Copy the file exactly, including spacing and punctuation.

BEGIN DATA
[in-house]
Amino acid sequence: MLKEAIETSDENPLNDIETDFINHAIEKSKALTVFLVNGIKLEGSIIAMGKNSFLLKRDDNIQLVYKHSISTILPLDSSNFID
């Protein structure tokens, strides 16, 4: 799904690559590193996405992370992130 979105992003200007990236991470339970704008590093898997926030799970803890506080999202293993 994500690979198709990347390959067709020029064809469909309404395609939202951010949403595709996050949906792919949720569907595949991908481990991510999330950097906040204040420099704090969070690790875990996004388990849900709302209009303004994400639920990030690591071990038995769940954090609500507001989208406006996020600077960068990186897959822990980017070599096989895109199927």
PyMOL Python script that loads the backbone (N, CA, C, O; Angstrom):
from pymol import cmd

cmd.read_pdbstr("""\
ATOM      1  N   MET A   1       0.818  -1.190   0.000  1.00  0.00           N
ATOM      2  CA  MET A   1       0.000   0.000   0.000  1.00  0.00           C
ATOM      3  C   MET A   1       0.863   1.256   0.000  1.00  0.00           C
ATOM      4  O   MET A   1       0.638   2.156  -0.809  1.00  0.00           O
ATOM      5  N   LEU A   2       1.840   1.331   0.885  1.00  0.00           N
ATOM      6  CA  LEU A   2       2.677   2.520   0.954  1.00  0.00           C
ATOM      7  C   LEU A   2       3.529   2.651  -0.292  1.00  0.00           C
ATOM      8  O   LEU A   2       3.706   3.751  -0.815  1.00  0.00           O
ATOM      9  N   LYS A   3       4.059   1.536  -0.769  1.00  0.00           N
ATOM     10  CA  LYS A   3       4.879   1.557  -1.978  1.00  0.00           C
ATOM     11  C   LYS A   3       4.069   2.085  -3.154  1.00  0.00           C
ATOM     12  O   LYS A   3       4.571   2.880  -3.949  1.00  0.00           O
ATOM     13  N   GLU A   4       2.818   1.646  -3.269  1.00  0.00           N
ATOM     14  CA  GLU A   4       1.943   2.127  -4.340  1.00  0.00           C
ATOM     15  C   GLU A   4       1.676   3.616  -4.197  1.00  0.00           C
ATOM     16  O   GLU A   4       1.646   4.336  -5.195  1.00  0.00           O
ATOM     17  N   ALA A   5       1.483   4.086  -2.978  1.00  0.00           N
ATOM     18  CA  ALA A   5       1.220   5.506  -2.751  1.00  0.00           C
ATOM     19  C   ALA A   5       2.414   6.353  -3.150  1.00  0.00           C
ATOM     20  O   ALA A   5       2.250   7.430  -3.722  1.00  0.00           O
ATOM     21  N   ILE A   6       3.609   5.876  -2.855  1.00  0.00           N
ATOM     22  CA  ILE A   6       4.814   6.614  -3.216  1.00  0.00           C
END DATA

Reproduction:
[in-house]
Amino acid sequence: MLKEAIETSDENPLNDIETDFINHAIEKSKALTVFLVNGIKLEGSIIAMGKNSFLLKRDDNIQLVYKHSISTILPLDSSNFID
């Protein structure tokens, strides 16, 4: 799904690559590193996405992370992130 979105992003200007990236991470339970704008590093898997926030799970803890506080999202293993 994500690979198709990347390959067709020029064809469909309404395609939202951010949403595709996050949906792919949720569907595949991908481990991510999330950097906040204040420099704090969070690790875990996004388990849900709302209009303004994400639920990030690591071990038995769940954090609500507001989208406006996020600077960068990186897959822990980017070599096989895109199927």
PyMOL Python script that loads the backbone (N, CA, C, O; Angstrom):
from pymol import cmd

cmd.read_pdbstr("""\
ATOM      1  N   MET A   1       0.818  -1.190   0.000  1.00  0.00           N
ATOM      2  CA  MET A   1       0.000   0.000   0.000  1.00  0.00           C
ATOM      3  C   MET A   1       0.863   1.256   0.000  1.00  0.00           C
ATOM      4  O   MET A   1       0.638   2.156  -0.809  1.00  0.00           O
ATOM      5  N   LEU A   2       1.840   1.331   0.885  1.00  0.00           N
ATOM      6  CA  LEU A   2       2.677   2.520   0.954  1.00  0.00           C
ATOM      7  C   LEU A   2       3.529   2.651  -0.292  1.00  0.00           C
ATOM      8  O   LEU A   2       3.706   3.751  -0.815  1.00  0.00           O
ATOM      9  N   LYS A   3       4.059   1.536  -0.769  1.00  0.00           N
ATOM     10  CA  LYS A   3       4.879   1.557  -1.978  1.00  0.00           C
ATOM     11  C   LYS A   3       4.069   2.085  -3.154  1.00  0.00           C
ATOM     12  O   LYS A   3       4.571   2.880  -3.949  1.00  0.00           O
ATOM     13  N   GLU A   4       2.818   1.646  -3.269  1.00  0.00           N
ATOM     14  CA  GLU A   4       1.943   2.127  -4.340  1.00  0.00           C
ATOM     15  C   GLU A   4       1.676   3.616  -4.197  1.00  0.00           C
ATOM     16  O   GLU A   4       1.646   4.336  -5.195  1.00  0.00           O
ATOM     17  N   ALA A   5       1.483   4.086  -2.978  1.00  0.00           N
ATOM     18  CA  ALA A   5       1.220   5.506  -2.751  1.00  0.00           C
ATOM     19  C   ALA A   5       2.414   6.353  -3.150  1.00  0.00           C
ATOM     20  O   ALA A   5       2.250   7.430  -3.722  1.00  0.00           O
ATOM     21  N   ILE A   6       3.609   5.876  -2.855  1.00  0.00           N
ATOM     22  CA  ILE A   6       4.814   6.614  -3.216  1.00  0.00           C